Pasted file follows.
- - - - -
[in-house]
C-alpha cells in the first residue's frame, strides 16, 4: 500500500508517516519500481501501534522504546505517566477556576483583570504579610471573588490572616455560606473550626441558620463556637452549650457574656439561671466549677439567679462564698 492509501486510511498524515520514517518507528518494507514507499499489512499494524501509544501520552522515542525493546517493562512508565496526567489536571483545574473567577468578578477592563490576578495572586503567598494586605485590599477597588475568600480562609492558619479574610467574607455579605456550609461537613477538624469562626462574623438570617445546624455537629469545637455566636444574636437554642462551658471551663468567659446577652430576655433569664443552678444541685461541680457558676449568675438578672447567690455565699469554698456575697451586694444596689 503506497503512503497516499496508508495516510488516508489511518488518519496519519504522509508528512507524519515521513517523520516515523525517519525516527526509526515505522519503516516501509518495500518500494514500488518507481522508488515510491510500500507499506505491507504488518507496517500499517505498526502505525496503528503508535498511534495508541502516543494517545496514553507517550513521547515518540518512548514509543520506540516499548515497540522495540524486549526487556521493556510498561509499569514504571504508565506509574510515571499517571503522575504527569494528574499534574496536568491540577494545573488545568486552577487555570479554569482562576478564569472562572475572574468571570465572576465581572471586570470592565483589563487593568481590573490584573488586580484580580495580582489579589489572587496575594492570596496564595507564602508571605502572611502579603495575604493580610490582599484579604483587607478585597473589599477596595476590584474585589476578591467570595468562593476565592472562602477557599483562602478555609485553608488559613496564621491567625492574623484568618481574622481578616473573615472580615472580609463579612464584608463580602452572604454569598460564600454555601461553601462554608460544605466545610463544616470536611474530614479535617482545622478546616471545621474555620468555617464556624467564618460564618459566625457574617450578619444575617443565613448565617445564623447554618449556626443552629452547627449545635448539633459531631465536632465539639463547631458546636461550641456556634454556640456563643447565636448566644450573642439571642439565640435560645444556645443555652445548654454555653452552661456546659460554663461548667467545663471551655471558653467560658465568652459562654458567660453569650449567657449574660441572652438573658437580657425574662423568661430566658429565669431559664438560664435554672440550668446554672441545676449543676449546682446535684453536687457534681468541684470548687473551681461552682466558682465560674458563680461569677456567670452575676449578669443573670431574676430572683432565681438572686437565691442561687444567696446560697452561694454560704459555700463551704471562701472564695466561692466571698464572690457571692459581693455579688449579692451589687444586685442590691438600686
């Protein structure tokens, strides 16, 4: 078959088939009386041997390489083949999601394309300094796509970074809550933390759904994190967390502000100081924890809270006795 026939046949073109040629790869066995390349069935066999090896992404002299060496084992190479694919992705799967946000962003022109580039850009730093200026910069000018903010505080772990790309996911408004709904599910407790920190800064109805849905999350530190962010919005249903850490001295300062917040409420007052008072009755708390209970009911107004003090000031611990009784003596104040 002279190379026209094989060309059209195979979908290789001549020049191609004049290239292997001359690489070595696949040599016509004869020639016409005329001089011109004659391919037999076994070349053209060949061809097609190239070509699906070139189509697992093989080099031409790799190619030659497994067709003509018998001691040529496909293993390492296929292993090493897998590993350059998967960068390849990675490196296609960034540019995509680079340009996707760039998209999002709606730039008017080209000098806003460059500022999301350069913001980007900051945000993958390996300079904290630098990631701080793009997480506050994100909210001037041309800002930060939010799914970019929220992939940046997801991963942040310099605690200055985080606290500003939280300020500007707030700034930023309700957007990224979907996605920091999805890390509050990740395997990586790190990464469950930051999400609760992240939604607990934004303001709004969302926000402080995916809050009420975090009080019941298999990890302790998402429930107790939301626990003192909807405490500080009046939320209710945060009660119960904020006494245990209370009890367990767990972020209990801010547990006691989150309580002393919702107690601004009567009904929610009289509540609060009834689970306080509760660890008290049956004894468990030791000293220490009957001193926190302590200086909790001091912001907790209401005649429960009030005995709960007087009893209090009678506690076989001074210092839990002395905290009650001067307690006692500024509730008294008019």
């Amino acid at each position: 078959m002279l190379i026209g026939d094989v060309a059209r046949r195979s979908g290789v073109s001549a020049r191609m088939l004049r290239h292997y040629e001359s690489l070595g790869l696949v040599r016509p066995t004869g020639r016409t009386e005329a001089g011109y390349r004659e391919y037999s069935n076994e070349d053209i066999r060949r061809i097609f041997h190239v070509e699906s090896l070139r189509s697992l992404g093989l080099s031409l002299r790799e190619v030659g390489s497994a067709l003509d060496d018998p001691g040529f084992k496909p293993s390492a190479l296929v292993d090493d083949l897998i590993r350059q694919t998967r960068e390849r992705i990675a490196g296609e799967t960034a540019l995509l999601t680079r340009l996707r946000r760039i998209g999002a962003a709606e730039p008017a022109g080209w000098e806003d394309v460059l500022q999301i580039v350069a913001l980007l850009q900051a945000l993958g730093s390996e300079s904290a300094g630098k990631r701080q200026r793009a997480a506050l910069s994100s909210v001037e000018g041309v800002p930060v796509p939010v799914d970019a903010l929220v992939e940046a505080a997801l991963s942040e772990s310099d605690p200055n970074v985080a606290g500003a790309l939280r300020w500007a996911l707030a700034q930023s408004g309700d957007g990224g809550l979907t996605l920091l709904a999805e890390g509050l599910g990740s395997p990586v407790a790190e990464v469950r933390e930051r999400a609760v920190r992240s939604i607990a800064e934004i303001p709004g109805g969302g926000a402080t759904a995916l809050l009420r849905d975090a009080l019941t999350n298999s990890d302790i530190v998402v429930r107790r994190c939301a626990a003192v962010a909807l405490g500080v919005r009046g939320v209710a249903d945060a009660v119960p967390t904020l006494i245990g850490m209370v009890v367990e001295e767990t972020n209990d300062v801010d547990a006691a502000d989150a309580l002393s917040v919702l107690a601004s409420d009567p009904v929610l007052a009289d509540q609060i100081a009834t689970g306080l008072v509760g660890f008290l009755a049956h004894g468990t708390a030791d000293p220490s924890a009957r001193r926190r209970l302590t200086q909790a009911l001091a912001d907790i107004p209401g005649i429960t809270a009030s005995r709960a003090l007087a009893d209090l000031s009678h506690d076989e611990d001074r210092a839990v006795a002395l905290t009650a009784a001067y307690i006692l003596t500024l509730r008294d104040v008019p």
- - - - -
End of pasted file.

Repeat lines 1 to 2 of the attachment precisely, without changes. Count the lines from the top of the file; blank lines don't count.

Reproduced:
[in-house]
C-alpha cells in the first residue's frame, strides 16, 4: 500500500508517516519500481501501534522504546505517566477556576483583570504579610471573588490572616455560606473550626441558620463556637452549650457574656439561671466549677439567679462564698 492509501486510511498524515520514517518507528518494507514507499499489512499494524501509544501520552522515542525493546517493562512508565496526567489536571483545574473567577468578578477592563490576578495572586503567598494586605485590599477597588475568600480562609492558619479574610467574607455579605456550609461537613477538624469562626462574623438570617445546624455537629469545637455566636444574636437554642462551658471551663468567659446577652430576655433569664443552678444541685461541680457558676449568675438578672447567690455565699469554698456575697451586694444596689 503506497503512503497516499496508508495516510488516508489511518488518519496519519504522509508528512507524519515521513517523520516515523525517519525516527526509526515505522519503516516501509518495500518500494514500488518507481522508488515510491510500500507499506505491507504488518507496517500499517505498526502505525496503528503508535498511534495508541502516543494517545496514553507517550513521547515518540518512548514509543520506540516499548515497540522495540524486549526487556521493556510498561509499569514504571504508565506509574510515571499517571503522575504527569494528574499534574496536568491540577494545573488545568486552577487555570479554569482562576478564569472562572475572574468571570465572576465581572471586570470592565483589563487593568481590573490584573488586580484580580495580582489579589489572587496575594492570596496564595507564602508571605502572611502579603495575604493580610490582599484579604483587607478585597473589599477596595476590584474585589476578591467570595468562593476565592472562602477557599483562602478555609485553608488559613496564621491567625492574623484568618481574622481578616473573615472580615472580609463579612464584608463580602452572604454569598460564600454555601461553601462554608460544605466545610463544616470536611474530614479535617482545622478546616471545621474555620468555617464556624467564618460564618459566625457574617450578619444575617443565613448565617445564623447554618449556626443552629452547627449545635448539633459531631465536632465539639463547631458546636461550641456556634454556640456563643447565636448566644450573642439571642439565640435560645444556645443555652445548654454555653452552661456546659460554663461548667467545663471551655471558653467560658465568652459562654458567660453569650449567657449574660441572652438573658437580657425574662423568661430566658429565669431559664438560664435554672440550668446554672441545676449543676449546682446535684453536687457534681468541684470548687473551681461552682466558682465560674458563680461569677456567670452575676449578669443573670431574676430572683432565681438572686437565691442561687444567696446560697452561694454560704459555700463551704471562701472564695466561692466571698464572690457571692459581693455579688449579692451589687444586685442590691438600686